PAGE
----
Jacqueline A. Bain

Attorney Certified in Healthcare Compliance

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“I love providing compliant solutions to the complex business puzzles that our clients bring us and I strive to do it better and faster than anyone else.”

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On February 8, 2017, Florida Senator Jeff Clemens (Dem.) filed a bill entitled “Marketing Practices for Substance Abuse Services” (SB 0788). A sister bill was filed in Florida’s House of Representatives by Bill Hager (Rep.) on February 13, 2017 (HB 807).

In the most general sense, the bills propose the following:

  • creation of a marketing fraud statute specific to substance abuse treatment centers;
  • mandating that all recovery residences, even those owned by treatment centers, receive FARR certification prior to suggesting that patients reside there;
  • requiring lead generators, call centers and other web based marketing providers to make certain disclosures to consumers;
  • requiring lead generators, call centers and other web based marketing providers to be licensed by the State of Florida Bureau of Professional Regulations;
  • allowing the State Attorney’s office to prosecute patient brokering;
  • institutes and increases fines for convictions of patient brokering; and
  • expanding the definition criminal definition of “racketeering” to include patient brokering.

The bills also expand investigation and prosecution ability of the State and reduces substance abuse patient privacy in criminal investigations. If passed, the bill would grant law enforcement access to substance abuse patient records in criminal investigations. It also permits the State Department of Legal Affairs to investigate and prosecute patient brokering allegations.

The full text of each bill is available here and here.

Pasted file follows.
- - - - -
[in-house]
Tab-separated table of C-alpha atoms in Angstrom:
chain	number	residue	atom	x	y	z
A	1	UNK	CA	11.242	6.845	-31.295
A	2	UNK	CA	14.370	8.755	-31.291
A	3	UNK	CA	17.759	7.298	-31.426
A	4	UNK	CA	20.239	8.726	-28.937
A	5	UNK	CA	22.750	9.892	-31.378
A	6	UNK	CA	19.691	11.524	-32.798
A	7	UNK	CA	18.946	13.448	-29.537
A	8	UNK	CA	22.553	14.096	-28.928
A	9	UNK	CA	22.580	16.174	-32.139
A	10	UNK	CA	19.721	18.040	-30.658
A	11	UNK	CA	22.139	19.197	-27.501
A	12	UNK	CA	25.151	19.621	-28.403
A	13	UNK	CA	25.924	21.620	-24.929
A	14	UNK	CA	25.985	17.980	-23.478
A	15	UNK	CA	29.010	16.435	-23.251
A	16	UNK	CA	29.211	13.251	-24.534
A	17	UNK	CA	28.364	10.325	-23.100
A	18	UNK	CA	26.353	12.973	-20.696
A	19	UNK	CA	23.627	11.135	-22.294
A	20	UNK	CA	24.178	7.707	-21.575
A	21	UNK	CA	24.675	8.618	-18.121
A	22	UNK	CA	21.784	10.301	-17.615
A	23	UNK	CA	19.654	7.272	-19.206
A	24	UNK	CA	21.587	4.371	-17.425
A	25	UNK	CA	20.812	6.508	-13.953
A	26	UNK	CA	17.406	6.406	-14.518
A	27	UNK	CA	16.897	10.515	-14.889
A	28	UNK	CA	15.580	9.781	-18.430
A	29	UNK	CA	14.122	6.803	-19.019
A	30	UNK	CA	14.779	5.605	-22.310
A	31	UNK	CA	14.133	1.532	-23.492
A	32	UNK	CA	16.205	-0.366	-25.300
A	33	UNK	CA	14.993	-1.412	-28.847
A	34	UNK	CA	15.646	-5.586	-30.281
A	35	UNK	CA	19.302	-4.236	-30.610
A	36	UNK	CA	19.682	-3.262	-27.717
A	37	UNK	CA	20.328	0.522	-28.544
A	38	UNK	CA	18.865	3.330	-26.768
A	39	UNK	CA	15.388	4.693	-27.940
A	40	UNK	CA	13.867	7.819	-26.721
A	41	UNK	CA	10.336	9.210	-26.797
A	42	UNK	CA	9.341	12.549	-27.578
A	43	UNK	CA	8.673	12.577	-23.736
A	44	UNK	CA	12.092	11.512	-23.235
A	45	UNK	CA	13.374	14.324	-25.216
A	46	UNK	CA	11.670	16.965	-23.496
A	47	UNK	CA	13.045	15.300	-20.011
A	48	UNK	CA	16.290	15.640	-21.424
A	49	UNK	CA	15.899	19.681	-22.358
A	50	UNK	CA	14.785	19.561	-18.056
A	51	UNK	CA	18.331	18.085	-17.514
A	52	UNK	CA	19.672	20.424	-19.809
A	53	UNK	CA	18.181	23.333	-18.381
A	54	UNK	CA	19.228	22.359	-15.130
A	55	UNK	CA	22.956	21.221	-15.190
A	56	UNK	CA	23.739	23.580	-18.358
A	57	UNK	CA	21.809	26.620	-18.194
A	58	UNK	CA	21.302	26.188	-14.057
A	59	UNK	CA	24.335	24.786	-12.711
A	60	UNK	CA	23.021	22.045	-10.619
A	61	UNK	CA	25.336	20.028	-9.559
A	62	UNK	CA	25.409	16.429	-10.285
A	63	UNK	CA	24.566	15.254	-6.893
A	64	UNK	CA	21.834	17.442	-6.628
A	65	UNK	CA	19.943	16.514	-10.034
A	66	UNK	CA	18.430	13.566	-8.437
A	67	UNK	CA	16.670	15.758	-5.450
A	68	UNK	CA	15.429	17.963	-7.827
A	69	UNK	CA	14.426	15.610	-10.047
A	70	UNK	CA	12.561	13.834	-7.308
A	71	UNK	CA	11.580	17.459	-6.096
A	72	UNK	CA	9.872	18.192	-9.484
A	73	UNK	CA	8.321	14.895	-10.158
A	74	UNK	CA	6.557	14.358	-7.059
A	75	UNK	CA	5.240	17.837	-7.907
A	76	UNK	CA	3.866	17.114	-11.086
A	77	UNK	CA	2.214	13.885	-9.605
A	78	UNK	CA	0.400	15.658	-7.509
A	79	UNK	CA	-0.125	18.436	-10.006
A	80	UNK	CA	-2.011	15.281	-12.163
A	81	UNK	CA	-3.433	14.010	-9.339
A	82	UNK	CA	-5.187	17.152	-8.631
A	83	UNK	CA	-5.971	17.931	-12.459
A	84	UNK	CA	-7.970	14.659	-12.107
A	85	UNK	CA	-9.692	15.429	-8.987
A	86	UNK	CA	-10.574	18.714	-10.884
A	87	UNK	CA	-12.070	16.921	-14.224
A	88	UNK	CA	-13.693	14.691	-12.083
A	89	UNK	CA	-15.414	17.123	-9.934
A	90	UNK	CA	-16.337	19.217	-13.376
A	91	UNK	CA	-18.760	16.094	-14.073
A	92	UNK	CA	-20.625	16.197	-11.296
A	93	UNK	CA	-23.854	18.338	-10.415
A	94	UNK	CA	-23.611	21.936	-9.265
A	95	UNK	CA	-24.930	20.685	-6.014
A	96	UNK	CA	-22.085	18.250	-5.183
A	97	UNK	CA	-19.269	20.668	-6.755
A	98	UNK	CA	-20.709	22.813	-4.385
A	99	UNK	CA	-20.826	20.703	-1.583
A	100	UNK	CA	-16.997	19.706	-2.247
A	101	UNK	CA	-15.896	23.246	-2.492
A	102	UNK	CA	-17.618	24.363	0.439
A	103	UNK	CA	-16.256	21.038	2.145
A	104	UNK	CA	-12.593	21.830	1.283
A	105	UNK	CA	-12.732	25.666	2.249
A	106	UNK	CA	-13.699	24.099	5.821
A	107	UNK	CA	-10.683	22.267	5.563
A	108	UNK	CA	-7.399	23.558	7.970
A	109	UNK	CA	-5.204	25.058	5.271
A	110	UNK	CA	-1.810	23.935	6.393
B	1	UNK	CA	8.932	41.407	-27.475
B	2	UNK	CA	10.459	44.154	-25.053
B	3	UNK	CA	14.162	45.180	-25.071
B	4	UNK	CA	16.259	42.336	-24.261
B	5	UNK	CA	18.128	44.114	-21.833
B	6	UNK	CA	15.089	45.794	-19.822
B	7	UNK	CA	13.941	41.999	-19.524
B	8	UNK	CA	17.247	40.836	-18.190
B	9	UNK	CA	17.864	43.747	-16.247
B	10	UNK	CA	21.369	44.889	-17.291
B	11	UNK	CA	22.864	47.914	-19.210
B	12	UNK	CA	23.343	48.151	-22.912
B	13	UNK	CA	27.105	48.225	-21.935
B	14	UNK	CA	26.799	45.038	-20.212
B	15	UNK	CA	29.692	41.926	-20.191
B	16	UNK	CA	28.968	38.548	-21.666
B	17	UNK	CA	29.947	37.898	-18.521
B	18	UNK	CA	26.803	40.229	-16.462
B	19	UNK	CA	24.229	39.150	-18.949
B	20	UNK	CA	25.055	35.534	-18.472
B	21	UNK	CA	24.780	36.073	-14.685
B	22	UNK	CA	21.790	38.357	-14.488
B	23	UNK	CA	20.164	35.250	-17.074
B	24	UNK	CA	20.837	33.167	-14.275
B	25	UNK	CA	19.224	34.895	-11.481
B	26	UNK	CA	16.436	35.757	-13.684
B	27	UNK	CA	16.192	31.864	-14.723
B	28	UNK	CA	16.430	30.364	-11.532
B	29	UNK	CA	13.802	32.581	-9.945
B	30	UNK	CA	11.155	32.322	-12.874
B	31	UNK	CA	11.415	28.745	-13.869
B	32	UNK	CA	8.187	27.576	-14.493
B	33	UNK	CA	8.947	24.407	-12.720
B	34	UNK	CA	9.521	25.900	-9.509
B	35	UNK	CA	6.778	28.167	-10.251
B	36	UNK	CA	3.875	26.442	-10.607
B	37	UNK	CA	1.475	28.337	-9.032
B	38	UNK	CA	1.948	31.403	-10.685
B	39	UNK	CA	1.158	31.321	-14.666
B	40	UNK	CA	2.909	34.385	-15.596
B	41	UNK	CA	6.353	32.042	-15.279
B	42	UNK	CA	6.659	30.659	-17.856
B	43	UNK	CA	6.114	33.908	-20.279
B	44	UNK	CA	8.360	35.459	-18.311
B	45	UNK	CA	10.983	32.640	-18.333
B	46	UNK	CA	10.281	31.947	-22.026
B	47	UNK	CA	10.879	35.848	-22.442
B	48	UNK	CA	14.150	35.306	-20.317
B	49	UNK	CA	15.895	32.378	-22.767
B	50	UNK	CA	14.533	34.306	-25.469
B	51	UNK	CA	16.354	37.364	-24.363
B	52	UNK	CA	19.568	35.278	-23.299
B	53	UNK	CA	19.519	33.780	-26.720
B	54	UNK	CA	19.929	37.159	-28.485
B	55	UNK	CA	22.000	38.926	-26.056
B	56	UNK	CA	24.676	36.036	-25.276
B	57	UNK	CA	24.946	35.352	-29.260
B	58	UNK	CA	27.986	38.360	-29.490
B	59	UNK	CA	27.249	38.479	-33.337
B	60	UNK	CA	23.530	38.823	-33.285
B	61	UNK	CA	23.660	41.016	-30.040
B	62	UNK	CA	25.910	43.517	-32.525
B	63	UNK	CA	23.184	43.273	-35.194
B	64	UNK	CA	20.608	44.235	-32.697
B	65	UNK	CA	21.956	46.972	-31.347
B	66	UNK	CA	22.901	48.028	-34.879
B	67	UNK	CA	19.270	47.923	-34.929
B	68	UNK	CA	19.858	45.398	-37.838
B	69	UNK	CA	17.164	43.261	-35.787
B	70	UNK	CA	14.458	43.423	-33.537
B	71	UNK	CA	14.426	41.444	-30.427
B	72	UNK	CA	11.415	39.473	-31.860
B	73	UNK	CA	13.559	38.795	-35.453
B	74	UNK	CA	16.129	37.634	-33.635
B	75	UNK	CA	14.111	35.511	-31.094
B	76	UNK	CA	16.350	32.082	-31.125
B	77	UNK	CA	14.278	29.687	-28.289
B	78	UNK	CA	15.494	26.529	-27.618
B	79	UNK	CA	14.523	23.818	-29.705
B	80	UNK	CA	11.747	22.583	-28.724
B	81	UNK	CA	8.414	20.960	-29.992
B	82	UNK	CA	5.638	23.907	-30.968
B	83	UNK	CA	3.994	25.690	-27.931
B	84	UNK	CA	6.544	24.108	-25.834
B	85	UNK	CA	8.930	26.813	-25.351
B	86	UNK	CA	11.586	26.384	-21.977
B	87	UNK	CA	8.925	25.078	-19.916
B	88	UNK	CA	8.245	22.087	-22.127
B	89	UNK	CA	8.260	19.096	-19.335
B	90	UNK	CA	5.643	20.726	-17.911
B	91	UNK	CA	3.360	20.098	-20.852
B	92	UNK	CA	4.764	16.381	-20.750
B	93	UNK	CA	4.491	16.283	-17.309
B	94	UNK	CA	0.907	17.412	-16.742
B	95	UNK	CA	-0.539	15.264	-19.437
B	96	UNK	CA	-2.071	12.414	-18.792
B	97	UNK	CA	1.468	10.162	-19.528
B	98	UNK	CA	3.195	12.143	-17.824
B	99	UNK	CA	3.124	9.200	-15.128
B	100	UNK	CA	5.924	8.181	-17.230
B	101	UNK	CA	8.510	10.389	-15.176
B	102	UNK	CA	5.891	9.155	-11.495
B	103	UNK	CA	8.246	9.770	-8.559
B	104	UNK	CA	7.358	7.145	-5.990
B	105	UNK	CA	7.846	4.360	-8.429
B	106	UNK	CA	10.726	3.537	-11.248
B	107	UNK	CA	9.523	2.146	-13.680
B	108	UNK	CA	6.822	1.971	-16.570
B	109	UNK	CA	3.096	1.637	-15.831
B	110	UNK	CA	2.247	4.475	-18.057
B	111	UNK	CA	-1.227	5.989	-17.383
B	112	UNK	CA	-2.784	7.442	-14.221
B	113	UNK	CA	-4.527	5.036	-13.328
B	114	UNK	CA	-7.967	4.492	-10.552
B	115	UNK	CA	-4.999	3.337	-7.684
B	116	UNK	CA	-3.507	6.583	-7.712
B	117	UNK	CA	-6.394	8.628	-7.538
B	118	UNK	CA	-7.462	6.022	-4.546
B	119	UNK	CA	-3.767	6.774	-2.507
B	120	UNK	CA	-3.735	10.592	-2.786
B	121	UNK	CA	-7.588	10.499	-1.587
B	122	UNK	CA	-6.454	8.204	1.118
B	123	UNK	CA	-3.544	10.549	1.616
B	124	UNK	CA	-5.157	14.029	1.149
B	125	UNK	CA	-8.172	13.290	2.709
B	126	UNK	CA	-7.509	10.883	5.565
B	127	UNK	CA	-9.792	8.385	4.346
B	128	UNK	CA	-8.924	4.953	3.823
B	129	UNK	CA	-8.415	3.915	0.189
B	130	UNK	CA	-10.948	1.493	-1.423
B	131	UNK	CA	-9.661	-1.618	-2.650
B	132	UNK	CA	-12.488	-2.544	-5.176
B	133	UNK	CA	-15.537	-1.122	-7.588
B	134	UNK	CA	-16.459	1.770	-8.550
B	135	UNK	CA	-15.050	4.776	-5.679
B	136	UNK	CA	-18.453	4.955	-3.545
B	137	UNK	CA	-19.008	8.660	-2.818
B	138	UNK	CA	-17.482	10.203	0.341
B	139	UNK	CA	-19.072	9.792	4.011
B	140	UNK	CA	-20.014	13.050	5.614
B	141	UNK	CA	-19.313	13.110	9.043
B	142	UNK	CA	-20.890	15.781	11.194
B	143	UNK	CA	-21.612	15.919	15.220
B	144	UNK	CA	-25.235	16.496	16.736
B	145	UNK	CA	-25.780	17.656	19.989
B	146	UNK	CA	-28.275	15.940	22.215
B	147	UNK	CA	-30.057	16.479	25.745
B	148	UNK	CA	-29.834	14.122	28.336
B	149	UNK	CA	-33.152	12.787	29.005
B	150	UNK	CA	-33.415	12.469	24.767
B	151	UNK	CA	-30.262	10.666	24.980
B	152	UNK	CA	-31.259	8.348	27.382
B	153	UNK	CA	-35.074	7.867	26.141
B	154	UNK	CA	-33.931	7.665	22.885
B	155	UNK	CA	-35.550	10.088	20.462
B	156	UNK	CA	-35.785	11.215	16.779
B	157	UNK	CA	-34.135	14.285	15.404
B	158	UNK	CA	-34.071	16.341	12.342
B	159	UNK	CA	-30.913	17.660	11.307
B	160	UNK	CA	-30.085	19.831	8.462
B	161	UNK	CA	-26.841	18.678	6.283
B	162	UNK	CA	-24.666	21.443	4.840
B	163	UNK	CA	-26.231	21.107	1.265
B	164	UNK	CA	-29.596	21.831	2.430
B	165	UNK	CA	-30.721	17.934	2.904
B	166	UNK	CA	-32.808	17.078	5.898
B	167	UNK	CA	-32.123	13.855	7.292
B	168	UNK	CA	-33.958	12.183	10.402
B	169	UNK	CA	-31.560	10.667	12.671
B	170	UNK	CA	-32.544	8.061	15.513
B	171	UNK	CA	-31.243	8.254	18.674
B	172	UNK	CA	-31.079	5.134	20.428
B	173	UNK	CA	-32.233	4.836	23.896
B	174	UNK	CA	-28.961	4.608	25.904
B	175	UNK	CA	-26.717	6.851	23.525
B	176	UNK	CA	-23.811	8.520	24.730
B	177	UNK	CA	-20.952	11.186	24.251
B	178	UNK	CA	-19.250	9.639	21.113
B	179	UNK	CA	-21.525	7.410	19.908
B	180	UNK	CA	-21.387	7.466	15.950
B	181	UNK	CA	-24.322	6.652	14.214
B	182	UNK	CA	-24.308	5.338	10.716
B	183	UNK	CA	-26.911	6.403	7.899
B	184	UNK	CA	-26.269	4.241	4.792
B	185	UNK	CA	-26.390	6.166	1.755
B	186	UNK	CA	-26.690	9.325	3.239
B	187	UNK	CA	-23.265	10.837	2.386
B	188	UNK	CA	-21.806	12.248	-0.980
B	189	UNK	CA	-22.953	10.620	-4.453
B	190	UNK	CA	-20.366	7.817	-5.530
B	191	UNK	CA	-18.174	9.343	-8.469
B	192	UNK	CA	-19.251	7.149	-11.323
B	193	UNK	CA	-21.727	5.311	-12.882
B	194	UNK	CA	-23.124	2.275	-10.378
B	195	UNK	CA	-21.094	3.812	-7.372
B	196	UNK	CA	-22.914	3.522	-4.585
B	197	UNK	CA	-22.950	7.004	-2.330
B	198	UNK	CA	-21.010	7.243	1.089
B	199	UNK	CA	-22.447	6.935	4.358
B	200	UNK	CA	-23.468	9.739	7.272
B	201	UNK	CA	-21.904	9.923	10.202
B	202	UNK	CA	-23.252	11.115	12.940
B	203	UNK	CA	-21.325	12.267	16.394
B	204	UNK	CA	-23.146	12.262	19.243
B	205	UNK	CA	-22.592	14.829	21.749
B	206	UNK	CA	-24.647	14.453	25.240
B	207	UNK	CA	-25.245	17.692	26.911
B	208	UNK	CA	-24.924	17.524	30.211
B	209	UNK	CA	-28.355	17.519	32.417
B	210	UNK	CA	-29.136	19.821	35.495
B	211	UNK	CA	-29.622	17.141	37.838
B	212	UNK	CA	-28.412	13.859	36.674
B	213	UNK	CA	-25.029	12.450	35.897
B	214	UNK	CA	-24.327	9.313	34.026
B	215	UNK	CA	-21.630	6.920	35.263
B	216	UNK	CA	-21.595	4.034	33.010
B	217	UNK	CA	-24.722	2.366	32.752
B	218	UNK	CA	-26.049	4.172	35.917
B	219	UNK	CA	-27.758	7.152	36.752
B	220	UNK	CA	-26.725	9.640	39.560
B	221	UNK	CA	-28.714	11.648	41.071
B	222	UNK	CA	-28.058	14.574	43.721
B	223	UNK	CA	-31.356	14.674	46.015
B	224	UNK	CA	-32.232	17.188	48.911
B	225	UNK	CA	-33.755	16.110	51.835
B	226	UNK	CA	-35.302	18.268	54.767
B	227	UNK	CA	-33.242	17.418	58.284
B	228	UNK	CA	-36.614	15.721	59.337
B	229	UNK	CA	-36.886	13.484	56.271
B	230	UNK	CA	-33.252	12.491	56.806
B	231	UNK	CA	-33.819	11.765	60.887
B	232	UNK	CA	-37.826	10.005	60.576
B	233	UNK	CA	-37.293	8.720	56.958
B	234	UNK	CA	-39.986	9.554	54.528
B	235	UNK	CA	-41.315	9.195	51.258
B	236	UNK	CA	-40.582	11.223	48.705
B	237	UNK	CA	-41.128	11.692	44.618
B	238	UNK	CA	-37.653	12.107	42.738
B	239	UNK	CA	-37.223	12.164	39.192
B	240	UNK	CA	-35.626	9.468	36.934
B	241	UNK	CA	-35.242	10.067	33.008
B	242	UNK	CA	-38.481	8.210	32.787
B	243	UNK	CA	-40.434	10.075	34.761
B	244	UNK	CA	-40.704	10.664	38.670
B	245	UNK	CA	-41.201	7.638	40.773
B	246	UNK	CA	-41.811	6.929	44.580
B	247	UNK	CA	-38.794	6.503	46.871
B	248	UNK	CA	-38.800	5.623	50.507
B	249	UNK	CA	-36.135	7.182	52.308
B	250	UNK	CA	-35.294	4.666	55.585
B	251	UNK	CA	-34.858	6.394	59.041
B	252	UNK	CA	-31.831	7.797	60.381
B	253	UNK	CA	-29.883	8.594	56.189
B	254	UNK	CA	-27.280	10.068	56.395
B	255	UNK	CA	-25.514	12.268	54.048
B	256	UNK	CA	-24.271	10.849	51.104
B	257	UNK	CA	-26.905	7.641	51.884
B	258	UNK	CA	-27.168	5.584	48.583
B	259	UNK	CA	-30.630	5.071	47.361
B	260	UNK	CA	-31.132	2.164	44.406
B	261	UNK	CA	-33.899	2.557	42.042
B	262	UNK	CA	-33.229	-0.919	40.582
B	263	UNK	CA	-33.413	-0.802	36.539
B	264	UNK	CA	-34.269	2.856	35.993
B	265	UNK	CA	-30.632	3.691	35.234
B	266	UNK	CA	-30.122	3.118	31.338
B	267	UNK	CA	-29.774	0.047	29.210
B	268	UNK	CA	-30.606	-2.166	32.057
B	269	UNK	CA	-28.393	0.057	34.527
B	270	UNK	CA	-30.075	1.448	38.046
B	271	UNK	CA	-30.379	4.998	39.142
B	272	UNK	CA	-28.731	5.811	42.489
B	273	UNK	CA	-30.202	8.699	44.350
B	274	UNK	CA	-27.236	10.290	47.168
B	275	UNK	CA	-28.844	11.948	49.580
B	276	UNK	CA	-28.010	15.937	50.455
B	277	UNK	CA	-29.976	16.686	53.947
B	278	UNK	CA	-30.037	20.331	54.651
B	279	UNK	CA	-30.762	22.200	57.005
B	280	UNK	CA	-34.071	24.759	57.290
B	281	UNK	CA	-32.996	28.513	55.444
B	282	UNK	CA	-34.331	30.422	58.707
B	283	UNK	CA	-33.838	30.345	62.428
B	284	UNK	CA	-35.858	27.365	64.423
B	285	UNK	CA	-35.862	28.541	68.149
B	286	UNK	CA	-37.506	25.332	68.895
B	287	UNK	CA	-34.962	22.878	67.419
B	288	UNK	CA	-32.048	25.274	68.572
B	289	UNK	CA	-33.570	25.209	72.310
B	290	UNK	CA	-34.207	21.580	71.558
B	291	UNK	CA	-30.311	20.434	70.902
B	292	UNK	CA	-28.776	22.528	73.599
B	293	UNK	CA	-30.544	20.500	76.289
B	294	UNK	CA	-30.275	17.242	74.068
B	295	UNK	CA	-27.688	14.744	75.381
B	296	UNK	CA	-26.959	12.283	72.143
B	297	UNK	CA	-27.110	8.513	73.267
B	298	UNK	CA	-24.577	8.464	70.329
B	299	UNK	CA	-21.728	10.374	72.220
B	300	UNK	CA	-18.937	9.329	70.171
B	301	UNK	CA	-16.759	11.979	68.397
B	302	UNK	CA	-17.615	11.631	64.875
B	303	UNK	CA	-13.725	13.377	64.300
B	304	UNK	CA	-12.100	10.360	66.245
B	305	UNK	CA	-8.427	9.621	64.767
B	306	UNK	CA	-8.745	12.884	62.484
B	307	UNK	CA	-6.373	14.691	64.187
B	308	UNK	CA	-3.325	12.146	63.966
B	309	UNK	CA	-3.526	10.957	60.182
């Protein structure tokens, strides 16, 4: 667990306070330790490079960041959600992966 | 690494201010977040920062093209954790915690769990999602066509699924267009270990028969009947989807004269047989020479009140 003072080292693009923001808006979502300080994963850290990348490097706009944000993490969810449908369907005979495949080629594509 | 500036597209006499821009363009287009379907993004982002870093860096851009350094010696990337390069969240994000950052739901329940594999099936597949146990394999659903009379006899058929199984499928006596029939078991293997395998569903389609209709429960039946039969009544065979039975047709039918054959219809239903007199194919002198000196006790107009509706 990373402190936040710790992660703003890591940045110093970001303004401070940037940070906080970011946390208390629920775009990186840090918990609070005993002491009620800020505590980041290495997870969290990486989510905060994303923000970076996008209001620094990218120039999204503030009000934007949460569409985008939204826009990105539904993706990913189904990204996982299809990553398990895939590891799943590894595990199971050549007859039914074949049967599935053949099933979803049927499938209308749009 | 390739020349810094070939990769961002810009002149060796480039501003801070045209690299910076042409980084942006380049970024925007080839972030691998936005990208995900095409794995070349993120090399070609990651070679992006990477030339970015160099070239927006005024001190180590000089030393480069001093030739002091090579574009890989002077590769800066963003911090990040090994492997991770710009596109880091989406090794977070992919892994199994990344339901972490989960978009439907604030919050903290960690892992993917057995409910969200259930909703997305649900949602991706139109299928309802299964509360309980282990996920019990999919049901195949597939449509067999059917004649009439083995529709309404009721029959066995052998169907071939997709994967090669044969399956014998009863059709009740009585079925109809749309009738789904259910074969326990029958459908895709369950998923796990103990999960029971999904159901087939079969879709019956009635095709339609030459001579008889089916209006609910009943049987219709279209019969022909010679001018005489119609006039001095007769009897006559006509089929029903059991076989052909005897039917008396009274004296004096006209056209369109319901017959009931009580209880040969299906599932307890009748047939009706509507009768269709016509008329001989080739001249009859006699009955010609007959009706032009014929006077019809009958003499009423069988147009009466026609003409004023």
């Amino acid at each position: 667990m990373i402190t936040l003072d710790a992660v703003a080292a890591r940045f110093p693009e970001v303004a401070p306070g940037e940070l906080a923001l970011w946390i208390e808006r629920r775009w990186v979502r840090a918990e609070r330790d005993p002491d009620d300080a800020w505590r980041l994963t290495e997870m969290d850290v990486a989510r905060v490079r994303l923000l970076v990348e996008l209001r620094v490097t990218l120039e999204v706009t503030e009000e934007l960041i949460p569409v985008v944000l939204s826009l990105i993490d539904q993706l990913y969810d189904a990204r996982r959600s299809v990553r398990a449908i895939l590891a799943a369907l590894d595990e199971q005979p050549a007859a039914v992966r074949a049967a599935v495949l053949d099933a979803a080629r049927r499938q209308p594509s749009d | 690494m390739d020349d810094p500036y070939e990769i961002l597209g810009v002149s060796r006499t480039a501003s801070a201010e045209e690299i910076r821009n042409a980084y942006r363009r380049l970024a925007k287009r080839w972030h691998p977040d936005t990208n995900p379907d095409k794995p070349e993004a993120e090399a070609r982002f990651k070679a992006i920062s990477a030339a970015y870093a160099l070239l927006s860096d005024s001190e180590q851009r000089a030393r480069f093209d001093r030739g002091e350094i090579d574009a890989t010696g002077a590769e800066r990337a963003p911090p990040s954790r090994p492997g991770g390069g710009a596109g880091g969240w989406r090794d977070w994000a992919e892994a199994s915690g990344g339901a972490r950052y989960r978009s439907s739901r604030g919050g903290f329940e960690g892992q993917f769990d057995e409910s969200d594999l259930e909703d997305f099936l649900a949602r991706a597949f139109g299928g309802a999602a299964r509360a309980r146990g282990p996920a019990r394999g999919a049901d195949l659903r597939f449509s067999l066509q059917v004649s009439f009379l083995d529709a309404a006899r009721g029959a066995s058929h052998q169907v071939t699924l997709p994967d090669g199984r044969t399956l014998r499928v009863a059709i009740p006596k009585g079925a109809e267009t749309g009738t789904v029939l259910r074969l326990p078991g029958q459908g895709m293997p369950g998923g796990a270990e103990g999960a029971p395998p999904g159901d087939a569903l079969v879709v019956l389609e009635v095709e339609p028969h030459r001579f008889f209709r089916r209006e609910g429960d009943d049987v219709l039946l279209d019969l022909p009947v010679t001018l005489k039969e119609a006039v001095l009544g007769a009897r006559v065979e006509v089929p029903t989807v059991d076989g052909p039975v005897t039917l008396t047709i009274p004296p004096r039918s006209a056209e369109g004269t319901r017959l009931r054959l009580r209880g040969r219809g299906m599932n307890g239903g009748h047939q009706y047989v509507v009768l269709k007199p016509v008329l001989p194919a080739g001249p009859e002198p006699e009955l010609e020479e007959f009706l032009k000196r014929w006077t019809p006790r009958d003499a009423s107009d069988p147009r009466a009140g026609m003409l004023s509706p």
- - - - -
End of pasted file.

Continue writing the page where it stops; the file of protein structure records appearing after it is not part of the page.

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Recently, a Florida-based physician practice specializing in pain management was ordered to pay the Federal Government $7.4 after it was determined that the group’s physicians were ordering medically unnecessary drug screens and billing Medicare for those tests. Federal prosecutors contended that the group’s physicians had appropriately ordered initial drug screens on many patients, but had inappropriately ordered more extensive (and more expensive) follow up tests nearly 100% of the time. Moreover, patient medical records did not reflect the need for more extensive testing.

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Healthcare providers have heard the HIPAA disaster stories: a laptop containing patient information is left on the counter at the coffee shop; a thumb drive with patient files goes missing; a rogue employee accesses patient information she has no business accessing; hackers get into a practice’s server and hold the patient information for ransom.

HIPAA is a federal law designed for safe disclosure of patient’s protected health information.  The news headlines showcase giant penalties for violations.  However, Florida health care providers should also know that Florida has its own consumer protection statute, called the Florida Information Protection Act.  So while you’re busy worrying about your HIPAA exposure in any of these situations, remember that there is potential State exposure as well.

So what should a healthcare provider do if it believes there has been a hack or some other unauthorized disclosure?  Responses vary based on the situation presented, but below is a good jumping off point:

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The amount of regulation imposed upon those entering into the healthcare business arena can be staggering even for a highly experienced businessman. In the business world, buying and selling businesses is often accompanied by lawyers, documents and consultants.  In the healthcare business world, buying into and selling healthcare businesses, or any portion of health care businesses, requires all of that support and much more.

Diving into a healthcare business requires many considerations that are unique to other areas of business. First, appropriate licensing bodies must be notified and/or approve any such purchase or sale. For instance, in the State of Florida:

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